To the everyday person, working in emergency management sounds thrilling. Saving lives every day, pulling people out of harm’s way. Making a permanent and life-changing difference for individuals and their communities.
And while those ‘on the ground’ responding to disasters do play these vital roles, there are others who play an equally important part. They’re ensuring this work can happen efficiently and effectively – and protecting communities before disasters even occur.
Fire, flood and pestilence
During her long and successful career in Australia, Bec worked in emergency services, then studied a Master of Emergency Management, later working in a state-level emergency response structure. It was during her master’s that Bec learned about the United Nations (UN) system and was inspired to move into the humanitarian sector.
“While studying, I felt like humanitarian work was a natural extension of what I was already doing. After working for so long in Australia responding to things like search and rescues, bushfires and floods, I was interested to work on disasters around the world,” Bec said.
After taking the plunge and moving full-time into humanitarian work, Bec hasn’t looked back. Initially deployed as a RedR Australia roster member to Vanuatu in 2019, Bec’s first humanitarian role involved providing technical advice on disaster management strategies, legislation and policies to Vanuatu’s National Disaster Management Office.
Since March this year, she’s been working in Suva, Fiji, as a RedR Australia roster member for the United Nations Office for the Coordination of Humanitarian Affairs (OCHA). The position was made possible through RedR Australia’s partnership with the UK Government’s Foreign, Commonwealth and Development Office (FCDO).
“Being a dual national who was born in the UK who later moved to Australia, a partnership between RedR Australia and the FCDO seemed very fitting,” Bec said.
Bec (bottom right) with her colleagues from OCHA, FCDO and RedR Australia.
“We’re the glue”
As a Humanitarian Affairs Officer with OCHA, Bec’s role is to ensure national governments, UN agencies, international non-government organisations (INGOs) and other partners are effectively supporting communities affected by disasters.
“I came to OCHA this year to respond to the emergency in Tonga, following the Hunga Tonga-Hunga Ha'apai volcanic eruption and tsunami in January. The eruption affected more than 80 per cent of the population in some way,” Bec said.
However, with COVID-19 making it difficult to be based in Tonga, Bec has instead been based in Fiji as she supports the response, and has also branched out into preparedness planning.
“At OCHA, our role is to improve coordination between all the agencies working on the ground. It’s important work and our aim is to get the best-possible result for communities.
“We’re the glue in the middle of the system – and I was excited for the challenge. All my previous experience has come together in a perfect way to help me in this role,” Bec said.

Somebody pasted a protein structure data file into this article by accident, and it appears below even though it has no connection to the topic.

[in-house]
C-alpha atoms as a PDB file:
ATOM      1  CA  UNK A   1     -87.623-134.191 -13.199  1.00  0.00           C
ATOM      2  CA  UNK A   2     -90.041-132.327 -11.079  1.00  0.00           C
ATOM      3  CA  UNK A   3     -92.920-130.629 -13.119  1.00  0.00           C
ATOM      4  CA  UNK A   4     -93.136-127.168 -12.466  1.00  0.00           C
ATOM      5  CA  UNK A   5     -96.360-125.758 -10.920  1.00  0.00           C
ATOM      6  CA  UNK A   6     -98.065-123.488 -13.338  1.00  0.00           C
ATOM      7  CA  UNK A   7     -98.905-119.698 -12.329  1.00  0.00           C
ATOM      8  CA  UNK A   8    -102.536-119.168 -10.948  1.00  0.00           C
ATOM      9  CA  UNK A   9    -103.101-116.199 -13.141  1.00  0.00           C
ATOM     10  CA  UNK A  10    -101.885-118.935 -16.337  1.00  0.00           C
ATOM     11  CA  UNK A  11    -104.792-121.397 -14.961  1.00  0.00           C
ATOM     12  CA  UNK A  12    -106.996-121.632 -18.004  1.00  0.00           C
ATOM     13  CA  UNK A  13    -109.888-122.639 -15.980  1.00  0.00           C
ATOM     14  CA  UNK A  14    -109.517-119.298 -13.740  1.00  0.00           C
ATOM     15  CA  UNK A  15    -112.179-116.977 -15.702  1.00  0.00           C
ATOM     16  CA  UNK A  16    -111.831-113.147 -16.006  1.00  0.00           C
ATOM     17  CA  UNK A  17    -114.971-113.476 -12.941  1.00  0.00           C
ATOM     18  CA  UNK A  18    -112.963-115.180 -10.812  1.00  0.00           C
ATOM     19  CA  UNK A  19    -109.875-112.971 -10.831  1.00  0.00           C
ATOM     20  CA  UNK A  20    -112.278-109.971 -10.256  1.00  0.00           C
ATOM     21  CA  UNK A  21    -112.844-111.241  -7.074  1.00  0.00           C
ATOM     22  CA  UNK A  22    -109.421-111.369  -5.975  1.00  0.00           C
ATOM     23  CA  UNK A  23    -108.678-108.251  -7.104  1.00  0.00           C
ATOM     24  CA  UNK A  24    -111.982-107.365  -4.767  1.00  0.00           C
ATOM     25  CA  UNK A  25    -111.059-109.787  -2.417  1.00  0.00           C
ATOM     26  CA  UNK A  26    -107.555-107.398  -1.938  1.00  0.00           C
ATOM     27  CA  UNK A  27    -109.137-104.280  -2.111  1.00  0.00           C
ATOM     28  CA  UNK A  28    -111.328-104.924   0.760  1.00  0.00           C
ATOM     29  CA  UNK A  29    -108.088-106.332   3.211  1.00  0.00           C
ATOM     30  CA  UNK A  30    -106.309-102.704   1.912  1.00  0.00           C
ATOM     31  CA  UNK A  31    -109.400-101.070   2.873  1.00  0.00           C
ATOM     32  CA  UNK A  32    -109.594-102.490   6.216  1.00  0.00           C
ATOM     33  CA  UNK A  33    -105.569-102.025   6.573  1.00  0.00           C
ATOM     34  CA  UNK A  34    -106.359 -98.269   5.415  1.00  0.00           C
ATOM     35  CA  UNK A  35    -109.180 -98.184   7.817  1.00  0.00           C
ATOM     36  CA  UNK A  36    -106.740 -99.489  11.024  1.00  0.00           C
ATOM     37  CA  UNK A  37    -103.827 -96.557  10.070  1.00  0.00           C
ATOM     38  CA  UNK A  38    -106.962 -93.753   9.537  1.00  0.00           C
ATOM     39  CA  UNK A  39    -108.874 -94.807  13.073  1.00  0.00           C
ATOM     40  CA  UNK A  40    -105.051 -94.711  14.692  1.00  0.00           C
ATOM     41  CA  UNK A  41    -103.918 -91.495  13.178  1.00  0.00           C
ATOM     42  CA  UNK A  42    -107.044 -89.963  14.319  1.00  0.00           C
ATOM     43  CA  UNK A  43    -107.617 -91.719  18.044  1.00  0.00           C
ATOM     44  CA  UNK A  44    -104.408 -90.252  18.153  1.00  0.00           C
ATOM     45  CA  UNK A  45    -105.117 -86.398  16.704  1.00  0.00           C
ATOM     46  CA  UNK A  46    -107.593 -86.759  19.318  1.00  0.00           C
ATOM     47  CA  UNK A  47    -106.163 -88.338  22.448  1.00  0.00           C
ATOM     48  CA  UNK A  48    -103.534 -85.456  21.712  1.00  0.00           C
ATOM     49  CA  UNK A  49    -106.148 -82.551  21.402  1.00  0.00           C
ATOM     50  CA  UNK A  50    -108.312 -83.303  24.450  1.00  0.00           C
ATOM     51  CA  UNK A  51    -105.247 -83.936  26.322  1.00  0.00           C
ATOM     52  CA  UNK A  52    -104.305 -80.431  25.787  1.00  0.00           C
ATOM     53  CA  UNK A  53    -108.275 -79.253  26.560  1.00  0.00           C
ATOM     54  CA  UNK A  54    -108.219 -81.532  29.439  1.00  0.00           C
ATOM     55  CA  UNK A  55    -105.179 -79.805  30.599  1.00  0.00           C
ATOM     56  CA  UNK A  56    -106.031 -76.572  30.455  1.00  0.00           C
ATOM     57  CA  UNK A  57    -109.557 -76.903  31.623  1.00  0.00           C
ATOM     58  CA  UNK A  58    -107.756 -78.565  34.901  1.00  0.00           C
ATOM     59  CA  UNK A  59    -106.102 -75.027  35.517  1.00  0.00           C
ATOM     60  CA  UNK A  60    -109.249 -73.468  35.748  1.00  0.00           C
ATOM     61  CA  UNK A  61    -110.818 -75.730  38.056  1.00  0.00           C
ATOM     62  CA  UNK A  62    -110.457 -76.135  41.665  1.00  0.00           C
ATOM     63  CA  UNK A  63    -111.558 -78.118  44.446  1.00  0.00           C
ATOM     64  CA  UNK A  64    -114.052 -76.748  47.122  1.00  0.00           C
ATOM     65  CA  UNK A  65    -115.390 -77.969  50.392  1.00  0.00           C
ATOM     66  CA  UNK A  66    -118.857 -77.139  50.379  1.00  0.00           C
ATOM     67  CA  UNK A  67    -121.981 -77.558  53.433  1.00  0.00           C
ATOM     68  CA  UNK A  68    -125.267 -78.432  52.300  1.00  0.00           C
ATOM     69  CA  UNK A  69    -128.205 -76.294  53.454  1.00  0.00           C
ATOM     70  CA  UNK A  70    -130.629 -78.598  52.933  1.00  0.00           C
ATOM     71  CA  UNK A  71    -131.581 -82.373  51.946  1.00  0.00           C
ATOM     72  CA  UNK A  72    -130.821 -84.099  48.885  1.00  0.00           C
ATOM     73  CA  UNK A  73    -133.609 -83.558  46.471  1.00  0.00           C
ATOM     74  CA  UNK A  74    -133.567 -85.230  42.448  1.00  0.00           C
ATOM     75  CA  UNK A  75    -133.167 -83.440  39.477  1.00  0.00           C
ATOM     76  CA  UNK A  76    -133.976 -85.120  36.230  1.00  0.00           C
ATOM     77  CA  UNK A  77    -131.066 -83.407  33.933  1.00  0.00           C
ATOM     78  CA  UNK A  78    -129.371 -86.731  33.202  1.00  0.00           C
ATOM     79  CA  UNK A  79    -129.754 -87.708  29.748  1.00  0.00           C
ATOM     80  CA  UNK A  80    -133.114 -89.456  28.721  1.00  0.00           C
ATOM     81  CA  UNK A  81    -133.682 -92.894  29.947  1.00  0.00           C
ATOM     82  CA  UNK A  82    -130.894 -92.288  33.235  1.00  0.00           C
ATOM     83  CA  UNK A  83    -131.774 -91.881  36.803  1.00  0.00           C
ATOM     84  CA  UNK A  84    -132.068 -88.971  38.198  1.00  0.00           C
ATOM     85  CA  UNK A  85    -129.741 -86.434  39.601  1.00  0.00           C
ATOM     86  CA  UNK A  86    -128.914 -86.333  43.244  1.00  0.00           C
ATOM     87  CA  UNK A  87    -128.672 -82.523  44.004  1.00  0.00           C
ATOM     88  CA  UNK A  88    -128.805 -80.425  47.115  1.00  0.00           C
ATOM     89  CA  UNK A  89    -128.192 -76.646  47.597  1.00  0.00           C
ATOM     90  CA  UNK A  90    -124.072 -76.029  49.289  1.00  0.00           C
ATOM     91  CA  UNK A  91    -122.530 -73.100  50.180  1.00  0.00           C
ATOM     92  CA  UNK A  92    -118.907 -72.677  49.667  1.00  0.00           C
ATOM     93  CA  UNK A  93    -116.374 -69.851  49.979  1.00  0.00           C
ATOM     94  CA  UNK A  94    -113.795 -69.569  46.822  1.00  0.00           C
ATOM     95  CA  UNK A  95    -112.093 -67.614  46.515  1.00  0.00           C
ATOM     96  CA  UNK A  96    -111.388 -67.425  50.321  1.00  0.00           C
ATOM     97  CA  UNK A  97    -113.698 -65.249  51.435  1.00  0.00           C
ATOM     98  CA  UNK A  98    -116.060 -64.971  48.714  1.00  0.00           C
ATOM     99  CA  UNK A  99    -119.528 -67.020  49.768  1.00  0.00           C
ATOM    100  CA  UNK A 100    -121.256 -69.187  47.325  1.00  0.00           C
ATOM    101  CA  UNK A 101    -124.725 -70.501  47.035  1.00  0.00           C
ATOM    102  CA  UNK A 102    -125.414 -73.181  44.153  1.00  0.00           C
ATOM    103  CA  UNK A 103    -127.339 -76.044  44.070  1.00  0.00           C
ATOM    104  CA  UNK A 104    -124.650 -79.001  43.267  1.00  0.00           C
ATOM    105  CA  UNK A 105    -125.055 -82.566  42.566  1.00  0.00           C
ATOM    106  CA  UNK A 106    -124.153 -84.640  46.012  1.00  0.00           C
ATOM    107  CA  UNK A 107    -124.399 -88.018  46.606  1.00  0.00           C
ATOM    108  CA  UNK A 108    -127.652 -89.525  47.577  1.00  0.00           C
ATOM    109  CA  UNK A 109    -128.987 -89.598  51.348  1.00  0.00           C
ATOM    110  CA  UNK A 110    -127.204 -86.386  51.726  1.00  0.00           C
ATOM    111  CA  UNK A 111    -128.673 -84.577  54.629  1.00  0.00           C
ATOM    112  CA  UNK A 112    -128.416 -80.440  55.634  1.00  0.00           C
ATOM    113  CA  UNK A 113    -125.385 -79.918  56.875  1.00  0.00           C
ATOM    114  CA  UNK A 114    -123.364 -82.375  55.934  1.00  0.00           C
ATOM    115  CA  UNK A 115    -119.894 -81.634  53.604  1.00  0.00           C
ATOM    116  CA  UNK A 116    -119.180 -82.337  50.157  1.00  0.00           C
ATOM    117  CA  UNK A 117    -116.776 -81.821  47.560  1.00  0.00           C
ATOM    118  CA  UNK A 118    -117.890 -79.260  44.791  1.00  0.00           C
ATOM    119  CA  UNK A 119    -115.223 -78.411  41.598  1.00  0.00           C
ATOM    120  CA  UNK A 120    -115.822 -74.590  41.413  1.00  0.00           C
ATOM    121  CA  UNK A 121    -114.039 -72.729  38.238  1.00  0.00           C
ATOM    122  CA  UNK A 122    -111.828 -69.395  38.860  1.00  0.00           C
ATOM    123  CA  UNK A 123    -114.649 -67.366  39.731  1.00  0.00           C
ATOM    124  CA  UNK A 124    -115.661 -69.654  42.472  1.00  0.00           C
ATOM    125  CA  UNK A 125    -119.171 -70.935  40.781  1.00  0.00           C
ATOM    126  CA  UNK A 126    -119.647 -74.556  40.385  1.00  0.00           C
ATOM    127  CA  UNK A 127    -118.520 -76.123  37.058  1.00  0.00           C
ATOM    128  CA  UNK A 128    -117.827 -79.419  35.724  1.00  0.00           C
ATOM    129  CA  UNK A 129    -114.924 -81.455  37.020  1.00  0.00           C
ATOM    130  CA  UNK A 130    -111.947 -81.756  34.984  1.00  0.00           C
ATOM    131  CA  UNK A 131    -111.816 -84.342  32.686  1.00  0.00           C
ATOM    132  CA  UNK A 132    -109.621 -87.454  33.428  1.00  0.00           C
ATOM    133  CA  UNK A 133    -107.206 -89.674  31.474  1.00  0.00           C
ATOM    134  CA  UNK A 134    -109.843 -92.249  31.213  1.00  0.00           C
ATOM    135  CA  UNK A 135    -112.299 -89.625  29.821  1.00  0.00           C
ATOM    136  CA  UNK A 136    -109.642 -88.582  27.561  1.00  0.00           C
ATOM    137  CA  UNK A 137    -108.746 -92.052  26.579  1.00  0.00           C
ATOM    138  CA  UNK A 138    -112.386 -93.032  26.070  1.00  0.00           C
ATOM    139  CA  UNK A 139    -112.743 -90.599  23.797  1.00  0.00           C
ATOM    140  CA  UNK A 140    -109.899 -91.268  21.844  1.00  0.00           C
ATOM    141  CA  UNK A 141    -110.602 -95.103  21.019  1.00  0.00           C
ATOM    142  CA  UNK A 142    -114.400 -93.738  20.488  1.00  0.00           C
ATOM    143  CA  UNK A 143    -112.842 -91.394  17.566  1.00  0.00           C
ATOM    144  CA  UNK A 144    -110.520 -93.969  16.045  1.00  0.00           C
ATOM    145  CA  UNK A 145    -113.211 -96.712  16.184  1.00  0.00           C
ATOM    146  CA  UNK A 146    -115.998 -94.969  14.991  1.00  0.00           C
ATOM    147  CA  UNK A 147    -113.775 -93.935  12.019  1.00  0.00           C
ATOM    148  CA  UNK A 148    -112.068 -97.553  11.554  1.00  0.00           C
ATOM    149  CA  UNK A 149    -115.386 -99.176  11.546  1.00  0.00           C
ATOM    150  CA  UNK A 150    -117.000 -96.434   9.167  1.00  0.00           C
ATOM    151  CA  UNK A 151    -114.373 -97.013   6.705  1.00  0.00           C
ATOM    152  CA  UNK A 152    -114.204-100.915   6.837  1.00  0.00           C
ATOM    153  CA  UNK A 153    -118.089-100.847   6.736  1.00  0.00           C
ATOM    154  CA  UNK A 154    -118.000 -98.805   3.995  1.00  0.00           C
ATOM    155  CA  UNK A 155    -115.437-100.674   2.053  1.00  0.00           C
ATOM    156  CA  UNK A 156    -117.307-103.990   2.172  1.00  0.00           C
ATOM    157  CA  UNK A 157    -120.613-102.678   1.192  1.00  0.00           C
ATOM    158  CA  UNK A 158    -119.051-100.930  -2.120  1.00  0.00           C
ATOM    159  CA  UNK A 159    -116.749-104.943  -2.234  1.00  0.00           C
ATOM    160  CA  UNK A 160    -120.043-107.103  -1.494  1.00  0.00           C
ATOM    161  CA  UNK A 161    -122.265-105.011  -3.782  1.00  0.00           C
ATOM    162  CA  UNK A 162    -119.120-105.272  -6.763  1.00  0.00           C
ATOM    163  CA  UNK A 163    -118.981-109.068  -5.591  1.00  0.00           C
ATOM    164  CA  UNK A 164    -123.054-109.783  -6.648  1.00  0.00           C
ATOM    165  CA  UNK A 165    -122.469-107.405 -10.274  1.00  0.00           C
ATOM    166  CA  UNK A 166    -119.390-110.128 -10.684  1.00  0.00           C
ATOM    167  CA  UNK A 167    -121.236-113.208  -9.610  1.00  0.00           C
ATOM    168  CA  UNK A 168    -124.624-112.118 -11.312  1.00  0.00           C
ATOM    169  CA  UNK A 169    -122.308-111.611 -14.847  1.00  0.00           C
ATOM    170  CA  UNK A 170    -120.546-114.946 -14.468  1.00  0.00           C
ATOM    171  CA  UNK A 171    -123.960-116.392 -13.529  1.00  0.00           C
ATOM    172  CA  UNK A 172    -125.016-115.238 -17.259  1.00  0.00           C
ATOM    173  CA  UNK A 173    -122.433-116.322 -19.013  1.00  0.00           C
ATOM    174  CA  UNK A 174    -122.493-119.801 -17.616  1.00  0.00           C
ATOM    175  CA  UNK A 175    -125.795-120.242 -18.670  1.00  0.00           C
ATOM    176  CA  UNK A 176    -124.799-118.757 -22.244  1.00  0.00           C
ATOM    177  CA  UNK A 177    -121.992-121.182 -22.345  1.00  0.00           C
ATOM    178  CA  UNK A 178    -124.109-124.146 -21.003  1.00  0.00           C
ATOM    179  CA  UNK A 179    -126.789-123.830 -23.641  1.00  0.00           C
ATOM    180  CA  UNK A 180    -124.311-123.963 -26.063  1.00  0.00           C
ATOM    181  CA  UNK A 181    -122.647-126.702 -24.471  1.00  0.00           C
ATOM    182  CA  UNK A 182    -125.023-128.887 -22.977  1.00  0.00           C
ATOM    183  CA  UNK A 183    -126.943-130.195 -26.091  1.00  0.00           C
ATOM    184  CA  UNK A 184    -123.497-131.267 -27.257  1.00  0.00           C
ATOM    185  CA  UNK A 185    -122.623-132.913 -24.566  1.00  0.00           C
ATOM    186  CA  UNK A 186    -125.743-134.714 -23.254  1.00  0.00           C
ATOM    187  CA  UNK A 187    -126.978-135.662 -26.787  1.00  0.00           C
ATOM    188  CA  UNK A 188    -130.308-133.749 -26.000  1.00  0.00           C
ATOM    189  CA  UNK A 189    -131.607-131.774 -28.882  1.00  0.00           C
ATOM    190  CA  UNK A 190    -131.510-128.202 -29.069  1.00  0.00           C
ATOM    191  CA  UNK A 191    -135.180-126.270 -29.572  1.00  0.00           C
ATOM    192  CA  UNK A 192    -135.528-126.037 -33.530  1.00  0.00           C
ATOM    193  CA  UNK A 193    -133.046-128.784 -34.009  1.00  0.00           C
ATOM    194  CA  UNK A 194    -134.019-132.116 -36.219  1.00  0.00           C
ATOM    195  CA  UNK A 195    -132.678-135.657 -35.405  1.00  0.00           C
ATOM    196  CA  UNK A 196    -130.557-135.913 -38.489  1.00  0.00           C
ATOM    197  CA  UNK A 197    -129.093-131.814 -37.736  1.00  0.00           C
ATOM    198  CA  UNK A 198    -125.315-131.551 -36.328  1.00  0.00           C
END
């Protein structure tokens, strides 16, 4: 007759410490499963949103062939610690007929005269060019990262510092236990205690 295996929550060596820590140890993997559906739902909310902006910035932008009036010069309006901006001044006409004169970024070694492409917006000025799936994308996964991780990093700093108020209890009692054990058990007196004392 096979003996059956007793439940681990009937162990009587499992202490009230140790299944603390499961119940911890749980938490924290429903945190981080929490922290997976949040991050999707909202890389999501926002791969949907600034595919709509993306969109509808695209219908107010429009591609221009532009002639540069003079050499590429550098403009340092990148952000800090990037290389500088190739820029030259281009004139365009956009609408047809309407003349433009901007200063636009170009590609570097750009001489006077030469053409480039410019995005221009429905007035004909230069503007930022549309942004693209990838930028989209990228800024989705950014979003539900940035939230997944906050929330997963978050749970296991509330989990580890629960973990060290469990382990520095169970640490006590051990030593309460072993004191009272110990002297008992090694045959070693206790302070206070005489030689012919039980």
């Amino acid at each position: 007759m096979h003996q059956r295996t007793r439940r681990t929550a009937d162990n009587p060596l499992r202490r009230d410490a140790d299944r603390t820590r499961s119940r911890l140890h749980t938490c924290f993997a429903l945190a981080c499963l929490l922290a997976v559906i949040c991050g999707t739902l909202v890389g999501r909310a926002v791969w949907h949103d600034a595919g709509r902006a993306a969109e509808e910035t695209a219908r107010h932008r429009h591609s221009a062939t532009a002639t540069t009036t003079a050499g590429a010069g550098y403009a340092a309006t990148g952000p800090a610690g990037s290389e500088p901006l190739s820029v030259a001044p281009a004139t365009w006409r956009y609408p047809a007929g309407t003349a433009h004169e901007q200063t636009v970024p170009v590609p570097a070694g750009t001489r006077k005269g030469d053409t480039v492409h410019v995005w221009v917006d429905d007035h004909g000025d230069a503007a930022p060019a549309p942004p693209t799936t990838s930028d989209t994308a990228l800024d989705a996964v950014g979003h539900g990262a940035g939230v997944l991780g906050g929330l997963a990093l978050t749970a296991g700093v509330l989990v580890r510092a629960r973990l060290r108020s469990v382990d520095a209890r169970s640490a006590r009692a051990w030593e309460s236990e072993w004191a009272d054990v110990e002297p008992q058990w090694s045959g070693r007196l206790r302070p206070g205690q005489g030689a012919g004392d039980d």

Bec works closely with a wide range of organisations to effectively support disaster responses. Photo: Carmen Holman, RedR Australia
Plugging the gaps – before they appear
At OCHA, Bec is supporting the Pacific Humanitarian Team (PHT) – a network of humanitarian organisations, including UN agencies and INGOs. The PHT supports national governments across 14 countries in the Pacific and helps them to prepare for and respond to disasters.
“I have met with many different people from various agencies and organisations both in person and virtually. We are working together to assess their capacity to rapidly upscale activities – which is vital for the Pacific, as so many natural hazards can hit the area at short notice.
“One of my personal highlights was building a process that can give us an early warning sign of emergency supply gaps – which is especially important given current world events and their effects on global logistics,” Bec said.
“Their default setting is happy”
Bec has also fallen in love with the Pacific region.
“The people here have a strong sense of teamwork, sharing and caring for family. The OCHA office were very welcoming and accepting, and I settled into the role quickly.
“The Pacific is just such a lovely place to be and the people are wonderful. Their default setting is happy!” Bec said.
Our climate challenge
Working in the Pacific has also shown Bec the coal face of the world’s climate challenges.
“Pacific island countries are the world’s least carbon emitting nations – but they bear the brunt of sluggish emissions-reduction measures by other countries,” Bec said.
She can see how this is causing significant distress and anguish for Pacific communities.
“Support for this region is crucial, even imperative,” Bec said.